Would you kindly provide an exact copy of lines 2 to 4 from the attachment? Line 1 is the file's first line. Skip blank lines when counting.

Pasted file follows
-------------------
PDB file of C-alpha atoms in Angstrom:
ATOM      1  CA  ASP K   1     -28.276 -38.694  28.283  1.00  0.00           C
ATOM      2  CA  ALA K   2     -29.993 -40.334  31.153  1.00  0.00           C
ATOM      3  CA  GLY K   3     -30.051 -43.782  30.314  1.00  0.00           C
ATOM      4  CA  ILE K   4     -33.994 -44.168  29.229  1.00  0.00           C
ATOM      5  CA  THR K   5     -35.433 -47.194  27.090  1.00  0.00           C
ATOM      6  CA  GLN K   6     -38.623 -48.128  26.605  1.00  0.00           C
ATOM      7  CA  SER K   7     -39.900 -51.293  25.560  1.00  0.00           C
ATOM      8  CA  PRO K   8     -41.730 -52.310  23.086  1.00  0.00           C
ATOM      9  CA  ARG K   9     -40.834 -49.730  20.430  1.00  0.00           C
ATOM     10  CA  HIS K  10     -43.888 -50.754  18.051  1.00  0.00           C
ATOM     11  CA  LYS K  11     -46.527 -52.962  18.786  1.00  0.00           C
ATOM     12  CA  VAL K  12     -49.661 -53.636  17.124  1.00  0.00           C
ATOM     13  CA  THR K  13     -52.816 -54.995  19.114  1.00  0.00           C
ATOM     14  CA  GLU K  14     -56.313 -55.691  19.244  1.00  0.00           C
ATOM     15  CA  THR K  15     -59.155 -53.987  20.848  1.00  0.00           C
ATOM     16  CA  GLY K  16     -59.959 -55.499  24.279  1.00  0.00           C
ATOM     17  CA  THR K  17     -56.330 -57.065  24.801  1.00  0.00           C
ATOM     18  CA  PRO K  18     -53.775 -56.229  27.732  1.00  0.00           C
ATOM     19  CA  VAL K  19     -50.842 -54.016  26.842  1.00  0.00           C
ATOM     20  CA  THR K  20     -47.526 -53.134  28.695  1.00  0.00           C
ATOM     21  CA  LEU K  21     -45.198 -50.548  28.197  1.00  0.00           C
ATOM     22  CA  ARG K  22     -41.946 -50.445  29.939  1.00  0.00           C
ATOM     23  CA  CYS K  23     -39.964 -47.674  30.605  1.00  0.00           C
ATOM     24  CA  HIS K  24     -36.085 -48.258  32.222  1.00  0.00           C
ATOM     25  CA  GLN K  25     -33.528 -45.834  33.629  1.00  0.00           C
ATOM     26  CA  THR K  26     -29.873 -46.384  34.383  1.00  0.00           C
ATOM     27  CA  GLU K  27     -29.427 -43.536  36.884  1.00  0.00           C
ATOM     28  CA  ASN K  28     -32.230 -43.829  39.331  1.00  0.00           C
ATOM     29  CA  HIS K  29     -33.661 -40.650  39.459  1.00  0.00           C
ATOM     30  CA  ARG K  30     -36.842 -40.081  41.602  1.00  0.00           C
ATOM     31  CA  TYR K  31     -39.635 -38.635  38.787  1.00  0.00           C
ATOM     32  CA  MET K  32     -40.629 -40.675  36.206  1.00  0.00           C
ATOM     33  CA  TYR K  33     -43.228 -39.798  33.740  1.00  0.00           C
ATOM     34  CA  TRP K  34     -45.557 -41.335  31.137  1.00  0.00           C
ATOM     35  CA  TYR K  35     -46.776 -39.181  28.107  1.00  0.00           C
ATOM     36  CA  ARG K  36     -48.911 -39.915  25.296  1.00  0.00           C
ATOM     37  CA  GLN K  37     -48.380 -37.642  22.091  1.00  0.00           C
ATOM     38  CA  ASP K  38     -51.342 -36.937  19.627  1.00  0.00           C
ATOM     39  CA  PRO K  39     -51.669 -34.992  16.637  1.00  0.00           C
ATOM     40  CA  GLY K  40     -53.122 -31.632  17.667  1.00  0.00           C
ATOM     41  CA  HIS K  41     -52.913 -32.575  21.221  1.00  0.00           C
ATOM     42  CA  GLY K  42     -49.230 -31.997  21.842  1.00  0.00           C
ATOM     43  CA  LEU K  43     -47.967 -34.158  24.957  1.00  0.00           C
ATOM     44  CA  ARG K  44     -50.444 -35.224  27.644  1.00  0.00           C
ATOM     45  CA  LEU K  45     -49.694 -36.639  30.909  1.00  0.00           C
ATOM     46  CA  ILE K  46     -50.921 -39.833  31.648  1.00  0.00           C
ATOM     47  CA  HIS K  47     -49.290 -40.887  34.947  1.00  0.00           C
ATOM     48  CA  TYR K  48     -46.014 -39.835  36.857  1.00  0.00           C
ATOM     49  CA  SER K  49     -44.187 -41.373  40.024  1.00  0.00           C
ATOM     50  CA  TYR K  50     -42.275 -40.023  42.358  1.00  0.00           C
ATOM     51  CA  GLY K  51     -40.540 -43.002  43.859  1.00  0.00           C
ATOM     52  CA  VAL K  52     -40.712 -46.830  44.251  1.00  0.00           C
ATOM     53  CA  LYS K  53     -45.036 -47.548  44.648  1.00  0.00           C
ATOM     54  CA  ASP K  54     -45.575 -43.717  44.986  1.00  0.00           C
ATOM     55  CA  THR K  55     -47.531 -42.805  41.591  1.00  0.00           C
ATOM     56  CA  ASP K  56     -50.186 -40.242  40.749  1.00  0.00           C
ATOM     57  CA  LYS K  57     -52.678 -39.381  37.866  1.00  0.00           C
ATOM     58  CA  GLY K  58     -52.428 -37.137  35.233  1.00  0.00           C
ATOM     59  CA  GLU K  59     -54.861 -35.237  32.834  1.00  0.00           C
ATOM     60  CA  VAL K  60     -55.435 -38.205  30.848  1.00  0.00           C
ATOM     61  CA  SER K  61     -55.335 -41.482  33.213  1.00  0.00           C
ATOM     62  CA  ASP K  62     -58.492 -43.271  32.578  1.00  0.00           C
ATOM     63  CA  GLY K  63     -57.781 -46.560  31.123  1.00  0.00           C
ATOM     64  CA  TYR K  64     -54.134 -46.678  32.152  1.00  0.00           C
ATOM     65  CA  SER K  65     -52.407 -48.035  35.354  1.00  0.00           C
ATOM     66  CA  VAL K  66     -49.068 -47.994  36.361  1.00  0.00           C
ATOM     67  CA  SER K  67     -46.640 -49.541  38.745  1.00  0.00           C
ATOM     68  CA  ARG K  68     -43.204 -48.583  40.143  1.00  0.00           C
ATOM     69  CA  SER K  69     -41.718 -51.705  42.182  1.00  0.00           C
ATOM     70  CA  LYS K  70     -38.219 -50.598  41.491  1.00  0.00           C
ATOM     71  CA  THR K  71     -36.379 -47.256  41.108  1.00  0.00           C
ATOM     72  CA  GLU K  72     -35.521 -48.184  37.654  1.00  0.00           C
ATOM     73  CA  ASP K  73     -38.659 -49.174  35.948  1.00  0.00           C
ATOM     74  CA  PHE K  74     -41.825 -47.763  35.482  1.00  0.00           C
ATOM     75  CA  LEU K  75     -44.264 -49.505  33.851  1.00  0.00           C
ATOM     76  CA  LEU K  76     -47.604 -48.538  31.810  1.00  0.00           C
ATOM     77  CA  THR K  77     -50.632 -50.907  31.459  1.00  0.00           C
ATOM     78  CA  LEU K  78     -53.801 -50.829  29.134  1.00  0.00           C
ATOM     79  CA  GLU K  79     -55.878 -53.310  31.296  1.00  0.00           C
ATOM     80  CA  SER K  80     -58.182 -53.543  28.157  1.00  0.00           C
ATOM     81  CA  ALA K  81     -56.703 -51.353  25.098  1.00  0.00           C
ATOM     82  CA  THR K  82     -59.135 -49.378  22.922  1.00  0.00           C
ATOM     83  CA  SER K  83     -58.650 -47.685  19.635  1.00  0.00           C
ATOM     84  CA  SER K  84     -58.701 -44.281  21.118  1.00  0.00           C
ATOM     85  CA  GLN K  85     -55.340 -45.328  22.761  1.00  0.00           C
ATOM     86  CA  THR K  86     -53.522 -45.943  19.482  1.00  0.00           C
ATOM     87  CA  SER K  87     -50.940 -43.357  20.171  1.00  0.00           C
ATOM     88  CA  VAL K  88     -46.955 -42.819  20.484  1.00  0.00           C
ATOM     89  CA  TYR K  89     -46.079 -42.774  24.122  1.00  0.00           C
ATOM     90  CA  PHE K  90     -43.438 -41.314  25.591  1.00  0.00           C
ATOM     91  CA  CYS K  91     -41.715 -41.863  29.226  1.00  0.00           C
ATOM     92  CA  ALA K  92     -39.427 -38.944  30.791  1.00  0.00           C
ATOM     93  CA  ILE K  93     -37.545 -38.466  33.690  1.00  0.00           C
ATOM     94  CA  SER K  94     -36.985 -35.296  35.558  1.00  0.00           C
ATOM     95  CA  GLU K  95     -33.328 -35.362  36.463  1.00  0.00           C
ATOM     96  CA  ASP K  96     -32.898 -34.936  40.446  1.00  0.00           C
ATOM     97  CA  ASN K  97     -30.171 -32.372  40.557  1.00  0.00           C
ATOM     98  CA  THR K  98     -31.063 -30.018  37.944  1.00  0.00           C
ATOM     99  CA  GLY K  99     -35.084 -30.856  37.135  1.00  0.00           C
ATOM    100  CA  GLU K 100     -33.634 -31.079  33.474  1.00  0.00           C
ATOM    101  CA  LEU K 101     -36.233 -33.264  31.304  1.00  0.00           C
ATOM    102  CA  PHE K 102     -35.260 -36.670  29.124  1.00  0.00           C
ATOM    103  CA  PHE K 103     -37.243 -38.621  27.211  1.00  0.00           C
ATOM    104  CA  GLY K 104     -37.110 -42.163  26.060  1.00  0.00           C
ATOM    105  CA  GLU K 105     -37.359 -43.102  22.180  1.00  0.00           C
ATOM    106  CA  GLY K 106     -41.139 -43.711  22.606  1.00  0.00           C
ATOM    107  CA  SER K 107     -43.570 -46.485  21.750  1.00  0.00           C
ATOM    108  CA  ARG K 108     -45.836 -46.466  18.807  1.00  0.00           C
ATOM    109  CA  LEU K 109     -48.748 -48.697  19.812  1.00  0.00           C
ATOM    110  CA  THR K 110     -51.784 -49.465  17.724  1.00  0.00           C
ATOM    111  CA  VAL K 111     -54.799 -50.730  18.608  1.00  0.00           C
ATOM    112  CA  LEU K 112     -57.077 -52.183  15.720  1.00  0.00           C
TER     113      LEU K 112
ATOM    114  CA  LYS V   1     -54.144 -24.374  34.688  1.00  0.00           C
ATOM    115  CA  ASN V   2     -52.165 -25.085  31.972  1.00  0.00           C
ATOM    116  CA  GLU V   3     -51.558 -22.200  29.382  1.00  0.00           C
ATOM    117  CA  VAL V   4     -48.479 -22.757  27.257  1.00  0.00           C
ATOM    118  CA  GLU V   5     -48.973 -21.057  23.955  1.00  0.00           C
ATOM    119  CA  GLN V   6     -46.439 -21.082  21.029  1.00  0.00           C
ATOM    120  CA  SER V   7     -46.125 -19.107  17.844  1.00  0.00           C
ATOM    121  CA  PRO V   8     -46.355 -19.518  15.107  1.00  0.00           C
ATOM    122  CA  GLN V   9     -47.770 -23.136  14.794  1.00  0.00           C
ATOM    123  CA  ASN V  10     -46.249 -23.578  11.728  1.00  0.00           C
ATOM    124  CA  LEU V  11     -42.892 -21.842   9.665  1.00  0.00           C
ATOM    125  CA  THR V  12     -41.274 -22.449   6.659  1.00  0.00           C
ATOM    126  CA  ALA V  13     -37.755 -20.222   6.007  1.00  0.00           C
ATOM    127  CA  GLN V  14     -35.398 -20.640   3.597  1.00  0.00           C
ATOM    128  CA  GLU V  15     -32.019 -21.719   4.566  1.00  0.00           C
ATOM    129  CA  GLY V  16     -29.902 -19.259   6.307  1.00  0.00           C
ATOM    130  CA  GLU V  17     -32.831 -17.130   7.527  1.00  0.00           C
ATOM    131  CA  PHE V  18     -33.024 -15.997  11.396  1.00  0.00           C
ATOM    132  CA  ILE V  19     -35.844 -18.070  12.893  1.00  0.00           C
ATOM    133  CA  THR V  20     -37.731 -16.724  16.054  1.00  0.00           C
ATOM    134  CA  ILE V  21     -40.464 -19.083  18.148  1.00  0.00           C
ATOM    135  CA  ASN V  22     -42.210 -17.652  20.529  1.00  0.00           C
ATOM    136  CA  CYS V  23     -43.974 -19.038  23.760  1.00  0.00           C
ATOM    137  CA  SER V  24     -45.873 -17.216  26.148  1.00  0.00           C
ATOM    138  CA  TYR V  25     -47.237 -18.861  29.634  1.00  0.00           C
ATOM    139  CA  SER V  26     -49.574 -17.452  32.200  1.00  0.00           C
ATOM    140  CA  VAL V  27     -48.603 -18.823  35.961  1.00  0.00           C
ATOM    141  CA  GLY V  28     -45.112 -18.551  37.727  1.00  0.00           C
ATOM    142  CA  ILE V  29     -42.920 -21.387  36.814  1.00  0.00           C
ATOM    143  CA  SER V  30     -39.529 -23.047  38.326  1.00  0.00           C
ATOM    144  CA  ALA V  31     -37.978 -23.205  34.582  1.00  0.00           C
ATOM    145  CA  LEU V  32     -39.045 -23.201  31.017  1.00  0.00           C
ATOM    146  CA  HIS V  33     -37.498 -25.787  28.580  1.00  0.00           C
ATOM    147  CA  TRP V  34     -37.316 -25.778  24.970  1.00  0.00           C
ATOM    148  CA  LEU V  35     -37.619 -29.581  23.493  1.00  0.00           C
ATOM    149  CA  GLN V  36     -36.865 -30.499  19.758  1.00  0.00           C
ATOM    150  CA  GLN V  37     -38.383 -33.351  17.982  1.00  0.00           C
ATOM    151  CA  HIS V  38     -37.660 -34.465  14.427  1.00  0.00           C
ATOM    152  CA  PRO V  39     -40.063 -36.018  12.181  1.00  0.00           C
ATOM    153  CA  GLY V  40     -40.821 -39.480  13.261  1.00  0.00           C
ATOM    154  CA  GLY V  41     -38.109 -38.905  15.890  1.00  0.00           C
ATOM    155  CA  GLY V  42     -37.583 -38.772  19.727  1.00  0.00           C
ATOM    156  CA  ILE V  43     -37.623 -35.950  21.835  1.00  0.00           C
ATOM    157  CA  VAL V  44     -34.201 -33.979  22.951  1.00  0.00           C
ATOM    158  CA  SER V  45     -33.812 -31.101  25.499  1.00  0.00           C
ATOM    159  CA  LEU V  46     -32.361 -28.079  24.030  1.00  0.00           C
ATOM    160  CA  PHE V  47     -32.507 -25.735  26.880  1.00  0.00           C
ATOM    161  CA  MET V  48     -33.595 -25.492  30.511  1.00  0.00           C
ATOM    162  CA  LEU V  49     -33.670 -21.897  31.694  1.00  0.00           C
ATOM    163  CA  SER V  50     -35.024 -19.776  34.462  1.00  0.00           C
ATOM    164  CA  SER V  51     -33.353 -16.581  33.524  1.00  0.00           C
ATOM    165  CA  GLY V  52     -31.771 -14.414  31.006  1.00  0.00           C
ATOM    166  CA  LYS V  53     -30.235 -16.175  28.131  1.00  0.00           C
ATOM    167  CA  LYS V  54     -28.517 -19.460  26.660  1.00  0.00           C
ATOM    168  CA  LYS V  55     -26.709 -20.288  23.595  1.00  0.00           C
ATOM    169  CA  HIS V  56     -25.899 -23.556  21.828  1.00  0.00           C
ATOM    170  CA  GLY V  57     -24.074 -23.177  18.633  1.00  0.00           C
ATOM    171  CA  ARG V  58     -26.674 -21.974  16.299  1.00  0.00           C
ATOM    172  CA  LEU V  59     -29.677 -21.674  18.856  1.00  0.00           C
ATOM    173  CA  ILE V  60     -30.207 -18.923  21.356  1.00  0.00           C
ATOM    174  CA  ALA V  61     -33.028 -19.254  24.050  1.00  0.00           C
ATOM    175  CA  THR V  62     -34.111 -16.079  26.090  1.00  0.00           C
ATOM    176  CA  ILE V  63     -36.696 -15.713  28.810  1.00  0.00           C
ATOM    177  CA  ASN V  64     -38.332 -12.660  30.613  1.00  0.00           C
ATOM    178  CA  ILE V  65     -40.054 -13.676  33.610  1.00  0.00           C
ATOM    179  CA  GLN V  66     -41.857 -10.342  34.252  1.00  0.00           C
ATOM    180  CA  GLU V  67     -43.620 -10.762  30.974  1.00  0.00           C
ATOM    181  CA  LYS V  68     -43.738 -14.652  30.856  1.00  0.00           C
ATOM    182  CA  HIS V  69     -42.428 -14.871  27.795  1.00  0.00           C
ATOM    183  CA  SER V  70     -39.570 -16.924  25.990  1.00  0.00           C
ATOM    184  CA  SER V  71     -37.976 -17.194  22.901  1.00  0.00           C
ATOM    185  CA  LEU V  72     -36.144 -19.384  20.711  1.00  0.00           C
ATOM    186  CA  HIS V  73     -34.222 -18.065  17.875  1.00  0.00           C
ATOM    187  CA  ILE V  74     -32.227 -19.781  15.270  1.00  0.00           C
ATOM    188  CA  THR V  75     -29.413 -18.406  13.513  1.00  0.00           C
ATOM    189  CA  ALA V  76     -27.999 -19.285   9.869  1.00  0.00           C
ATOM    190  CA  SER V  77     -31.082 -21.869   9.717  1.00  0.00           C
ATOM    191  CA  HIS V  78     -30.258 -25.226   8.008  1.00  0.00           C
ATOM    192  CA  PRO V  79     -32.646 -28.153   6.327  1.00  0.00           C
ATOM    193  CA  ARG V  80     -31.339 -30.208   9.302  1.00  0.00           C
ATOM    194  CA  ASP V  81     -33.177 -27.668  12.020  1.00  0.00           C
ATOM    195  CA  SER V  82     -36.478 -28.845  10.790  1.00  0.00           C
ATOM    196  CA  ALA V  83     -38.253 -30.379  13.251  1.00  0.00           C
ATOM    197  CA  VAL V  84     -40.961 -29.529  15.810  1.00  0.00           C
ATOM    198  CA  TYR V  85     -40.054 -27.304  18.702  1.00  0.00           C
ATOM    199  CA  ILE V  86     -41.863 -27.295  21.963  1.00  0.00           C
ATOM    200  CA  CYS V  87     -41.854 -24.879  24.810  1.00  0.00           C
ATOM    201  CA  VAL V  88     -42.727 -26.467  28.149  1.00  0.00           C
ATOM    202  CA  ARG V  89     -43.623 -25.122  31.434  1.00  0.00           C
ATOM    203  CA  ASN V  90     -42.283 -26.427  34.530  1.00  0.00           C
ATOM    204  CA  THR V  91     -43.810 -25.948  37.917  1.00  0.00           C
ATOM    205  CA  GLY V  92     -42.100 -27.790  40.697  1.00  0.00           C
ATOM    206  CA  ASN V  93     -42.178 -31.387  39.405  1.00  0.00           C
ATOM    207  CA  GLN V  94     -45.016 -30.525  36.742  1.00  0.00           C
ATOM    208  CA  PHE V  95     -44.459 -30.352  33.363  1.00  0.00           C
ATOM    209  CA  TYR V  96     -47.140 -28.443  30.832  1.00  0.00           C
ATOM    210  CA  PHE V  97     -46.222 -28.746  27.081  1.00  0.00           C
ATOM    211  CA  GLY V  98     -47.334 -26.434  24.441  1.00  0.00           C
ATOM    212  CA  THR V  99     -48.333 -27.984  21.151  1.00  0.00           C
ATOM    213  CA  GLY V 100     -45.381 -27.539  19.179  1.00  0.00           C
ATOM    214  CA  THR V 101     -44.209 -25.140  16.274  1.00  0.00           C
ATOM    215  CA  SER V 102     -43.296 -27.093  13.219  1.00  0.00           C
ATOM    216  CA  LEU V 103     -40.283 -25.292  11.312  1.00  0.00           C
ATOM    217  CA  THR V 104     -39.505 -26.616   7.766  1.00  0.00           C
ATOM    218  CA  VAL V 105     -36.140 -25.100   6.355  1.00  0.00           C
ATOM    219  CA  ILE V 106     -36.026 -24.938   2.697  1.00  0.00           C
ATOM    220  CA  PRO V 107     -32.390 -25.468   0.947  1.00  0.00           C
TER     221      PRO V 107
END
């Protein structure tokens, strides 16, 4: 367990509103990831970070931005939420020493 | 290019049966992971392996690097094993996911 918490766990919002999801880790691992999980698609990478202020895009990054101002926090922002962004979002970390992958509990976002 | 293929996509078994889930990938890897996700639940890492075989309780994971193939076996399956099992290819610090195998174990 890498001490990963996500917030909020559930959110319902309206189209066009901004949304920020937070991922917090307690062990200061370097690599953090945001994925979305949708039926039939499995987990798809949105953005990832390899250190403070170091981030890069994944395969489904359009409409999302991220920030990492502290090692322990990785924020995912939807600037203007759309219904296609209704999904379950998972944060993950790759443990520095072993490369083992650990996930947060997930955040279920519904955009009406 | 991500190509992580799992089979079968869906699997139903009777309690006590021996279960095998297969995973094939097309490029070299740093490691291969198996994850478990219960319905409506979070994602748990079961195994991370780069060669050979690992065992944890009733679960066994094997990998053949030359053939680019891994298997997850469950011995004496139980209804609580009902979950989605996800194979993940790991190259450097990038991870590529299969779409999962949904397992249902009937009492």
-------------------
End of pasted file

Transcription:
ATOM      1  CA  ASP K   1     -28.276 -38.694  28.283  1.00  0.00           C
ATOM      2  CA  ALA K   2     -29.993 -40.334  31.153  1.00  0.00           C
ATOM      3  CA  GLY K   3     -30.051 -43.782  30.314  1.00  0.00           C